Jan P., UT
I was diagnosed with stage 3A lung cancer in 2007. My father died of lung cancer at age 74, so you can imagine how frightened I was with my own diagnosis.
I had taken my mother-in-law to an oncologist, so I made an appointment to see Dr. Kent DiFiore at Utah Cancer Specialists for treatment. He suggested a CT scan to see if the cancer had spread. If not, he knew a surgeon who could probably do surgery to remove the tumor, since I had been told it was inoperable. Fortunately, the cancer had not spread, so the next day I met with Dr. Michael Collins and 2 days later I had my right lung removed. I then followed up with 5 weeks of radiation and 4 months of chemotherapy. My cancer was then in remission.
Since I was not a smoker, I was curious as to what could have caused my lung cancer. We started exploring possible causes of lung cancer, and heard about radon gas. We knew nothing about radon and that it is a carcinogen. Could it be in the home we bought in 1992? We checked our real estate records and found out that it was tested when we bought the home, thanks to our nephew who was our real estate agent, and knew to do a radon test. The results were 2.5 picocuries per liter of air (pc/l), certainly below the EPA recommendation to mitigate at levels of 4.0 or higher. Then we remembered we had done a huge remodel in 2002, digging a walk-out basement and adding a sunroom. When the State Inspector came to approve the remodel, he approved everything, but had us add smoke alarms in every bedroom, since they were only in the hallways. We then decided to test for radon again. This time the level came back at 24.9 pc/l. Immediately we had a mitigation system installed, bringing the level down again to 2.5 pc/l.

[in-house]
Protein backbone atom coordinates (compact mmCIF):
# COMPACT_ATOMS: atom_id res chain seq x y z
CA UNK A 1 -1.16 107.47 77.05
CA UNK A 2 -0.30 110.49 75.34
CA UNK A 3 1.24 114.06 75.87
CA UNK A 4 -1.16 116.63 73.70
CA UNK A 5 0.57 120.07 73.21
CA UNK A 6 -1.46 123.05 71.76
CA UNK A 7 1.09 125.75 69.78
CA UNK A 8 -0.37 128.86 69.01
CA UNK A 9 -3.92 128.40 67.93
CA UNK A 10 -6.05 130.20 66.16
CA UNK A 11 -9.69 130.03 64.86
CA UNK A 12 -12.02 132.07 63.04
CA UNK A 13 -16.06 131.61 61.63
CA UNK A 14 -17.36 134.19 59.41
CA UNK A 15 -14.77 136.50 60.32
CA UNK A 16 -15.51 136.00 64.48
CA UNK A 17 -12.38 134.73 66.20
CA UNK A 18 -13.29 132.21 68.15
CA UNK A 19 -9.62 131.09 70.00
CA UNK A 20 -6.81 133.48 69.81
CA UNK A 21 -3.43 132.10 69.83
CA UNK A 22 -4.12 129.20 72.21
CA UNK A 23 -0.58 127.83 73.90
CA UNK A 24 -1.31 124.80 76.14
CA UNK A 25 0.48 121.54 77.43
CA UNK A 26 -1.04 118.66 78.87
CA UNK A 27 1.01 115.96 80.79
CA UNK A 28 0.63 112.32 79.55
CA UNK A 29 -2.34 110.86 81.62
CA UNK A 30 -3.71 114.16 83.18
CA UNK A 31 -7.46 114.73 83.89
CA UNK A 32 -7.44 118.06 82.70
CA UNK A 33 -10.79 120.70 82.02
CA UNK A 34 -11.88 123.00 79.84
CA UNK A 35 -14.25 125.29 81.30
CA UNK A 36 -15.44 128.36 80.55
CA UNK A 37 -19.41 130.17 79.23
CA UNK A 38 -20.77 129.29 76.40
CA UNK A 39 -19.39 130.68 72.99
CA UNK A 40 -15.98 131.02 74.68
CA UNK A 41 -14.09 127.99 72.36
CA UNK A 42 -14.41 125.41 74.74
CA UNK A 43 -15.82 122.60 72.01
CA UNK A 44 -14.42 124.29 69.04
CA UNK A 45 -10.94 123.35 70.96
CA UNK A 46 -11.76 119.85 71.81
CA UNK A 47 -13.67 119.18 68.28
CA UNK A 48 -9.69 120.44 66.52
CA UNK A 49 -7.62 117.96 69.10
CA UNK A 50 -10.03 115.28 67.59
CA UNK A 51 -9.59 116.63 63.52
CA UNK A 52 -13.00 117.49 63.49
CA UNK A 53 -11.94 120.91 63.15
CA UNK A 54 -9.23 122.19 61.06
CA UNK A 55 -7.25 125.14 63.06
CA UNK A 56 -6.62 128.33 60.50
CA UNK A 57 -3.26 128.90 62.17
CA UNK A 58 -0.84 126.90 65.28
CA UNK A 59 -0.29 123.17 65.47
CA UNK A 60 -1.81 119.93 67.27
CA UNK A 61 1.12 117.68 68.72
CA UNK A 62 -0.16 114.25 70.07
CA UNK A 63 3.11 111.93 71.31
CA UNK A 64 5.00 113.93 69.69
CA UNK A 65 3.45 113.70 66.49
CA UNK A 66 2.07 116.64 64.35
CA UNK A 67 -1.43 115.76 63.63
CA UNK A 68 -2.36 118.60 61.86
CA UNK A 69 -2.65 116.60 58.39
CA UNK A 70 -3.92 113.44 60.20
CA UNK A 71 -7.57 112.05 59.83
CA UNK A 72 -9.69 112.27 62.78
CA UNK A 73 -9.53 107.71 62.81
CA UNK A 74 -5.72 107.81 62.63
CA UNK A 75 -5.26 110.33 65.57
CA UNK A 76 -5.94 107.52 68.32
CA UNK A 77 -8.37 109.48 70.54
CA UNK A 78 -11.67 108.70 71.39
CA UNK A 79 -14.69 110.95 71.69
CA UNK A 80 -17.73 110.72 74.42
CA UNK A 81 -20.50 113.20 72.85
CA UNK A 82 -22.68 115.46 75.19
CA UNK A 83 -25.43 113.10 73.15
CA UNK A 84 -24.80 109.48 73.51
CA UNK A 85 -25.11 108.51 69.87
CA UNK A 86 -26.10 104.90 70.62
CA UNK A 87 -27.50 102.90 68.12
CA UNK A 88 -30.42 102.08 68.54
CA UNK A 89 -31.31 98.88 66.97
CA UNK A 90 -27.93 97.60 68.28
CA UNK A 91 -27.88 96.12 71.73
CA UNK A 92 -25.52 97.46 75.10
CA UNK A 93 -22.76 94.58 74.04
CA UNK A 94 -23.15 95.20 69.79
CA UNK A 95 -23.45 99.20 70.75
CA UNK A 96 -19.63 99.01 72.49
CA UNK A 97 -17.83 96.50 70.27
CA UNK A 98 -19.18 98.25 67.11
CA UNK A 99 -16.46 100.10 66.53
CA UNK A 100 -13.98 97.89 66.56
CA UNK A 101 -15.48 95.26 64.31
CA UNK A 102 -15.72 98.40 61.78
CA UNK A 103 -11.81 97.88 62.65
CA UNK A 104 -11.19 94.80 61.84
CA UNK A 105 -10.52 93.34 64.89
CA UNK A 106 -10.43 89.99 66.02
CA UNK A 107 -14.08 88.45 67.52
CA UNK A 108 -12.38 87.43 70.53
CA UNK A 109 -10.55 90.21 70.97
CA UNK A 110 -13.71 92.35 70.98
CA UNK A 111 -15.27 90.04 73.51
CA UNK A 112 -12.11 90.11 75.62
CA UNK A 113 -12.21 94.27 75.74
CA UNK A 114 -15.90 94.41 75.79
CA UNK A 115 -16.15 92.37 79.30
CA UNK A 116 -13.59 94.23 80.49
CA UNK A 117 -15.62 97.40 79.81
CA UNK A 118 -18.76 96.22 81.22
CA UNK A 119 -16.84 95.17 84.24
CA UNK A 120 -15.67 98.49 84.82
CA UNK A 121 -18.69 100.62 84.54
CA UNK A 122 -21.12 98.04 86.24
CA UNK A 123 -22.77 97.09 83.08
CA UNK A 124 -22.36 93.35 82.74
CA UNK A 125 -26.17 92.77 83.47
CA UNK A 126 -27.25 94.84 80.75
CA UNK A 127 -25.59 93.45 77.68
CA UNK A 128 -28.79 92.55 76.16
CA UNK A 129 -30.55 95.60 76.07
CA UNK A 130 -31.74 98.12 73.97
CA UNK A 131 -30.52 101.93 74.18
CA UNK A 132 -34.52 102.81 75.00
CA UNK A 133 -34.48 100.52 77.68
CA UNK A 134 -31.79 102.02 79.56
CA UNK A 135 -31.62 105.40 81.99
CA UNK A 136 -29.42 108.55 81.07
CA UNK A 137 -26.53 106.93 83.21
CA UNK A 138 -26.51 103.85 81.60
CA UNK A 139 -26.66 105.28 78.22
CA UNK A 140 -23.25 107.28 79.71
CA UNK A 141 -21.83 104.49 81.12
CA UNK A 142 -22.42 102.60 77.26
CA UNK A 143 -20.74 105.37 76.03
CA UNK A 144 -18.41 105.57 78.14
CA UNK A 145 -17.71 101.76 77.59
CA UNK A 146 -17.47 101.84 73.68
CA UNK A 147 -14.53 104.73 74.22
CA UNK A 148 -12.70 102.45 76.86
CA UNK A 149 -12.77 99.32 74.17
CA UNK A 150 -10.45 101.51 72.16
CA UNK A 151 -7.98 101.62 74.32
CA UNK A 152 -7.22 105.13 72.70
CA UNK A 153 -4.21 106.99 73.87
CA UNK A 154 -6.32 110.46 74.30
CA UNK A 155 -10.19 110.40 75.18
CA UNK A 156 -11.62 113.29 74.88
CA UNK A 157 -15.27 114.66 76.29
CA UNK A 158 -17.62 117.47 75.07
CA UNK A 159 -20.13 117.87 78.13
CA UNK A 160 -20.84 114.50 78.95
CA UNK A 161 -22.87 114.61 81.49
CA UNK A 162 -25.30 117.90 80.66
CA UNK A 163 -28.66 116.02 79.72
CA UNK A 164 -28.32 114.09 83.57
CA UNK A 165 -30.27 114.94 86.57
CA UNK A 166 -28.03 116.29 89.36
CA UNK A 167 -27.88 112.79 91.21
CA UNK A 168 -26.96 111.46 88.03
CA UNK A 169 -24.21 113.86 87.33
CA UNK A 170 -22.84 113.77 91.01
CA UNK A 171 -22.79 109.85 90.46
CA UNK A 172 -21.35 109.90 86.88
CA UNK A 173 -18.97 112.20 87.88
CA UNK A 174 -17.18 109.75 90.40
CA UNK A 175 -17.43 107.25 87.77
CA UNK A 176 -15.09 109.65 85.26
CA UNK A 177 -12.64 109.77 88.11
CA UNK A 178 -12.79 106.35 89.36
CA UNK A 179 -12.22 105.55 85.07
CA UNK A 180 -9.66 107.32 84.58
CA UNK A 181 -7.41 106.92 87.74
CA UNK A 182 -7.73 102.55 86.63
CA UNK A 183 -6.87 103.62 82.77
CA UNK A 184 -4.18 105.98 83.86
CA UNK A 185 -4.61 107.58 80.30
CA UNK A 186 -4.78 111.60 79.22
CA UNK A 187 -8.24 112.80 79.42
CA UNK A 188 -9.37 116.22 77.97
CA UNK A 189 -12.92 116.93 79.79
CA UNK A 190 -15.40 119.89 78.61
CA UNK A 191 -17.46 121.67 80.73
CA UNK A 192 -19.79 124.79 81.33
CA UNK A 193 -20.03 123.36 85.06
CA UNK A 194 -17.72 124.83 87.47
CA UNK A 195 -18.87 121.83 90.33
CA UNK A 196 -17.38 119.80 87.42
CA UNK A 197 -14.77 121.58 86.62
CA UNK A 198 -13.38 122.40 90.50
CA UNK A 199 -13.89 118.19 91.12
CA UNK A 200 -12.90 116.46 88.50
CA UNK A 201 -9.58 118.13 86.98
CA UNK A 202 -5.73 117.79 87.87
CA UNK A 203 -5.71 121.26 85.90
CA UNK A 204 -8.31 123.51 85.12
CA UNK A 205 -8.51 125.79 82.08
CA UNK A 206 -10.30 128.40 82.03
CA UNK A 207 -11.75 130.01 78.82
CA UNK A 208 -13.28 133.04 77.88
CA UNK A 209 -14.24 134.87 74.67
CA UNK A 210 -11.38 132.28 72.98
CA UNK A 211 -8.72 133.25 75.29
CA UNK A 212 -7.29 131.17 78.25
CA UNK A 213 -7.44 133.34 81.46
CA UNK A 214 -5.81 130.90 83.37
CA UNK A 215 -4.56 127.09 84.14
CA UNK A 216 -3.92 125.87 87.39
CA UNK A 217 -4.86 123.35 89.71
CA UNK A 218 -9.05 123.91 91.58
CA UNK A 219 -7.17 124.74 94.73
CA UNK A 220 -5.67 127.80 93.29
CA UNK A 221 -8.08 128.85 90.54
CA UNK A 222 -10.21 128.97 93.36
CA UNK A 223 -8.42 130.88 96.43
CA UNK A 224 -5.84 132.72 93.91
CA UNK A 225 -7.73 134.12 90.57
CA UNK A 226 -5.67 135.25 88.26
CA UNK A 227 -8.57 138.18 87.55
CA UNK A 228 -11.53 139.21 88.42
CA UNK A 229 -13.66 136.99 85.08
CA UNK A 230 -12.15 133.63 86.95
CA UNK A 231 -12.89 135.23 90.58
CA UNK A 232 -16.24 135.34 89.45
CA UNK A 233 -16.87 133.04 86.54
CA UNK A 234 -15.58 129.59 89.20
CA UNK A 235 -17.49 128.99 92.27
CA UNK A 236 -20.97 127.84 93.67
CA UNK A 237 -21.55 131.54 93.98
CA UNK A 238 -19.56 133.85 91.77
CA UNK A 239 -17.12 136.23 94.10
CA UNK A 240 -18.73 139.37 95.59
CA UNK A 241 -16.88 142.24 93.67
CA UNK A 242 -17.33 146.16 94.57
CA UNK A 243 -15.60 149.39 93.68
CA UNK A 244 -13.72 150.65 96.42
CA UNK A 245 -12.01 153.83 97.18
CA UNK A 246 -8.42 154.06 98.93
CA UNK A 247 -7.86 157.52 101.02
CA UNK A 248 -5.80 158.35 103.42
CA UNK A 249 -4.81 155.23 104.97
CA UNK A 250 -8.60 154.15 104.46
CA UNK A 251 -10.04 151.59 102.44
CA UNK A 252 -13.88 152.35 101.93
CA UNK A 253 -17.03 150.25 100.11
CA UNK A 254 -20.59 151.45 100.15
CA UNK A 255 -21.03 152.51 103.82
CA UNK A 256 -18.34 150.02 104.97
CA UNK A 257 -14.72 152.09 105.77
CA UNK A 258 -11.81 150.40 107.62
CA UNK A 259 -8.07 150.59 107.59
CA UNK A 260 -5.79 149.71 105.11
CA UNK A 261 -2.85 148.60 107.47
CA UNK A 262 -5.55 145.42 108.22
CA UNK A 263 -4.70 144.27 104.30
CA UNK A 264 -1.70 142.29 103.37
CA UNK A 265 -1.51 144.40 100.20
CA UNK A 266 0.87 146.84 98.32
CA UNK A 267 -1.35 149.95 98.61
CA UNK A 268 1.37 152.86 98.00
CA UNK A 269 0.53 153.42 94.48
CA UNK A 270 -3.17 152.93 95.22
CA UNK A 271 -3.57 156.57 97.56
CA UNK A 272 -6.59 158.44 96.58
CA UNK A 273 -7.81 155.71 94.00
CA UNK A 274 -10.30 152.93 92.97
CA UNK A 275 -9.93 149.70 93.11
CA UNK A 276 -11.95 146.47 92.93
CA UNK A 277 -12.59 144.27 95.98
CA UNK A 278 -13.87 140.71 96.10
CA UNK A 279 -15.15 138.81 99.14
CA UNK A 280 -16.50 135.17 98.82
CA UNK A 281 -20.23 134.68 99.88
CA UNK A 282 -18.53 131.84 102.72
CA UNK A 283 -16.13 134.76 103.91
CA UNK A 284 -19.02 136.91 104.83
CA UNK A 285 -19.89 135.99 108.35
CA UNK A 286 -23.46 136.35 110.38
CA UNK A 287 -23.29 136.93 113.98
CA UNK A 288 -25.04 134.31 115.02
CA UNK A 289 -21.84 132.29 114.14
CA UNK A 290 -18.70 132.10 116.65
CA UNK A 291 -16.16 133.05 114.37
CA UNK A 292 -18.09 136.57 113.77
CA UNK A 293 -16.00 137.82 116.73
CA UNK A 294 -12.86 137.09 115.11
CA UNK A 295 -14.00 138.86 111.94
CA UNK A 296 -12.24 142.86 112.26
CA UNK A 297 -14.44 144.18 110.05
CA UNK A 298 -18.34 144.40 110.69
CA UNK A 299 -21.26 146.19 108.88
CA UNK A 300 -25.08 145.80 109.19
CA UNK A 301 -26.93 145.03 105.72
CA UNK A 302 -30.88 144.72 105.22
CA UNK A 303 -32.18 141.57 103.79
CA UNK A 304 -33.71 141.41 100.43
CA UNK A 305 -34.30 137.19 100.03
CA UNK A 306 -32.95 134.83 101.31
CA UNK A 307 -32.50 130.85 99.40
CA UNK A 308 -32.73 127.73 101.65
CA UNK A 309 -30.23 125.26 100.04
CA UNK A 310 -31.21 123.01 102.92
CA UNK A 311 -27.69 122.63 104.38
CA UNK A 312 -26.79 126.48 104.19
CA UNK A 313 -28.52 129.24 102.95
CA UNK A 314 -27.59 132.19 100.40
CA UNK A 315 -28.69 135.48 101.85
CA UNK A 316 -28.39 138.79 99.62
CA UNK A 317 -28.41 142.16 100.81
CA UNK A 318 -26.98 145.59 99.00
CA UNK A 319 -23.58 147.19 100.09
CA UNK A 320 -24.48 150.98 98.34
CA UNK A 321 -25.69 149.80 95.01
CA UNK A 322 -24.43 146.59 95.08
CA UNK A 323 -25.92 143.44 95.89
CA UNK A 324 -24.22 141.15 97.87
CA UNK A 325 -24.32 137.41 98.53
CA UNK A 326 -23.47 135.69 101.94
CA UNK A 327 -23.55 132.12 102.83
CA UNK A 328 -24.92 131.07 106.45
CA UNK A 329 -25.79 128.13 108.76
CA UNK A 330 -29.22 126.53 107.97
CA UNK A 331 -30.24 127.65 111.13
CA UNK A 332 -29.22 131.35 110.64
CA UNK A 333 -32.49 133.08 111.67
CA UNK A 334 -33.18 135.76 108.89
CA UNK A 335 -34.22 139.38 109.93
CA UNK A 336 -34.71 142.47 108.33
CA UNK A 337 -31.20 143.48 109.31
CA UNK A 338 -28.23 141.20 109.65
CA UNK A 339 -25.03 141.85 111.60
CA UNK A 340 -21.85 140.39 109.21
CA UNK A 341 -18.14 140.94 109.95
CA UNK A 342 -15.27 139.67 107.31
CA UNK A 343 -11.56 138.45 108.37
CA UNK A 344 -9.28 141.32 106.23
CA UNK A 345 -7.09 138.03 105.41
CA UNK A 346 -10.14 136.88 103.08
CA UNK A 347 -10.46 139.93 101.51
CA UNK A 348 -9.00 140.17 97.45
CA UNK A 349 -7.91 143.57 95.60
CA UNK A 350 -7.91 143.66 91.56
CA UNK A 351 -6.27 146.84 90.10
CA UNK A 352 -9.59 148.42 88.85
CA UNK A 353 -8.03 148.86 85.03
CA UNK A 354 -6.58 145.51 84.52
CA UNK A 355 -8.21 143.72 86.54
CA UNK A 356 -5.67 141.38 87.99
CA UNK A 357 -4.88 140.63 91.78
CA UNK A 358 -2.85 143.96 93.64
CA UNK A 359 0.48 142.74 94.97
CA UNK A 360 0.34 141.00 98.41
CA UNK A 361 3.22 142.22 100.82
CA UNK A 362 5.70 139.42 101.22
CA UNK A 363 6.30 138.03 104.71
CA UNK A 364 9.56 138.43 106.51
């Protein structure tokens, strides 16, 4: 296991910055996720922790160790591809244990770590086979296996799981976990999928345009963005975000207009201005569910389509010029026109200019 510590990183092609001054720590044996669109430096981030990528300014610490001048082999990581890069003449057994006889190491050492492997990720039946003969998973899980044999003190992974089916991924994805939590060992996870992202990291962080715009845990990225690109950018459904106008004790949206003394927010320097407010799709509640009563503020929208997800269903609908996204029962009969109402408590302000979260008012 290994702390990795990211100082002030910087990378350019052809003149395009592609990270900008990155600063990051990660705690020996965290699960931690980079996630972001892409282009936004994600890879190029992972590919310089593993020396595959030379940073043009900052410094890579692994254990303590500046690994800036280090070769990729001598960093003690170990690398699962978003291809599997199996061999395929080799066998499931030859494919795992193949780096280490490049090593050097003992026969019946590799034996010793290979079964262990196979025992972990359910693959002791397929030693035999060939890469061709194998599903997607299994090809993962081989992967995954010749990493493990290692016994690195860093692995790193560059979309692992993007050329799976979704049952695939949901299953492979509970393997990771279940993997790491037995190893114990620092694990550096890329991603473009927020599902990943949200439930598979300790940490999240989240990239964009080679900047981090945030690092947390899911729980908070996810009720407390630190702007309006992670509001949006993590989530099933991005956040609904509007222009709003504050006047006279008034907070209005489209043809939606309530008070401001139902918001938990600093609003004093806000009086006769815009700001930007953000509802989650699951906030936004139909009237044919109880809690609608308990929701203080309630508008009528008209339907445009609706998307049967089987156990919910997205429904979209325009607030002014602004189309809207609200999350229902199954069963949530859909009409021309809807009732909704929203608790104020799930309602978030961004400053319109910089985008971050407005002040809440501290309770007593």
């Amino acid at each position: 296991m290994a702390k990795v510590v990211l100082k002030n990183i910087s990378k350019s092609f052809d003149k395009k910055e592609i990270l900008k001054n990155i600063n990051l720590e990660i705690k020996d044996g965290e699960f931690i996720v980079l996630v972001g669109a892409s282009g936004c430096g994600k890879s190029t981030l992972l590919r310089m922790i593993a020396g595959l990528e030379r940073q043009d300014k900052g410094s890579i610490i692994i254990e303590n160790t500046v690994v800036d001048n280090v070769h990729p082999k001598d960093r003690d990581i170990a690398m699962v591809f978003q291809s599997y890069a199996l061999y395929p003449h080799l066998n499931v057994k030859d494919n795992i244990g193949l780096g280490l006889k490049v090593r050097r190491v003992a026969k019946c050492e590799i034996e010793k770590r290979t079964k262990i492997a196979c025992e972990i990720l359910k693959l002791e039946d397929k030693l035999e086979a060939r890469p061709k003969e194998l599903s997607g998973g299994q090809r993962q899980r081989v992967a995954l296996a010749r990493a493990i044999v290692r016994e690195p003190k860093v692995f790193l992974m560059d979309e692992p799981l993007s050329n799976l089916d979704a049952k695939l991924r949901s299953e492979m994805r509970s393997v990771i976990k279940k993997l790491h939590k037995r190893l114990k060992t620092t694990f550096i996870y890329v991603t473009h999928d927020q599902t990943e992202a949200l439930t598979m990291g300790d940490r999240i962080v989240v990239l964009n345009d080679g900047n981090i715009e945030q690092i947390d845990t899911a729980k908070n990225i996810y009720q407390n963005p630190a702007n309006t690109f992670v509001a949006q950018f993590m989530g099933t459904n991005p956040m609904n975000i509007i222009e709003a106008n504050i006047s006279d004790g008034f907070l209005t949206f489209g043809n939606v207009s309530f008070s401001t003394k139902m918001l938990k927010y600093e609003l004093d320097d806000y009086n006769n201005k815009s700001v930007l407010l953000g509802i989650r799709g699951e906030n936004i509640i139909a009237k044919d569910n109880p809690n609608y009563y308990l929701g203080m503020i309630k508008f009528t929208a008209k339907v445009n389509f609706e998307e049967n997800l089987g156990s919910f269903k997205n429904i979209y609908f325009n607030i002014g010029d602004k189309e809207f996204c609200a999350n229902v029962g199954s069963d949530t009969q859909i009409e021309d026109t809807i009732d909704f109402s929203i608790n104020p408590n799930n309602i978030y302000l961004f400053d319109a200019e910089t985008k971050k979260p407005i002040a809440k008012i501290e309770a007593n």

I was told by someone that I should get in touch with Michael Siler who had recently founded the Utah Radon Coalition and the Utah Radon Policy Coalition. I contacted him, and now am a proud member, board member and Treasurer of both organizations. We have given out many free radon test kits, and have established a Low Income Mitigation Program where we can financially assist folks with low incomes to be safe from the dangers of radon. Our number one goal is to raise awareness of radon. And I am very proud of all the successes we have accomplished.
I also have contacted Eleanor Divver, who is the Radon Project Coordinator for the state of Utah. She has asked me to tell my story at many of her presentations, to relay the message that if it can happen to me it can happen to you.
Through the Utah Radon Coalition, I met Dr. Wallace Akerley, a lung cancer oncologist from the Huntsman Cancer Center. Fast forward to 2014. I started having symptoms of dementia. My primary care doctor ordered an MRI which showed a fist sized tumor in my brain, and a smaller tumor in the back of my brain. Since Dr. DiFiore had retired, I met with Dr. Akerley. I had brain surgery, by Dr. Peter Maughan, a very good neurosurgeon, to remove the larger tumor, which was metastasized lung cancer, followed by radiation to treat the smaller tumor. In January of 2015, Dr. Akerley started me on a newly approved chemo drug which crosses the blood brain barrier and keeps cancer cells from reproducing. The research that NIH does likely contributed to this breakthrough. Though I am officially cancer free, I still have MRIs and CT scans every 6 months.
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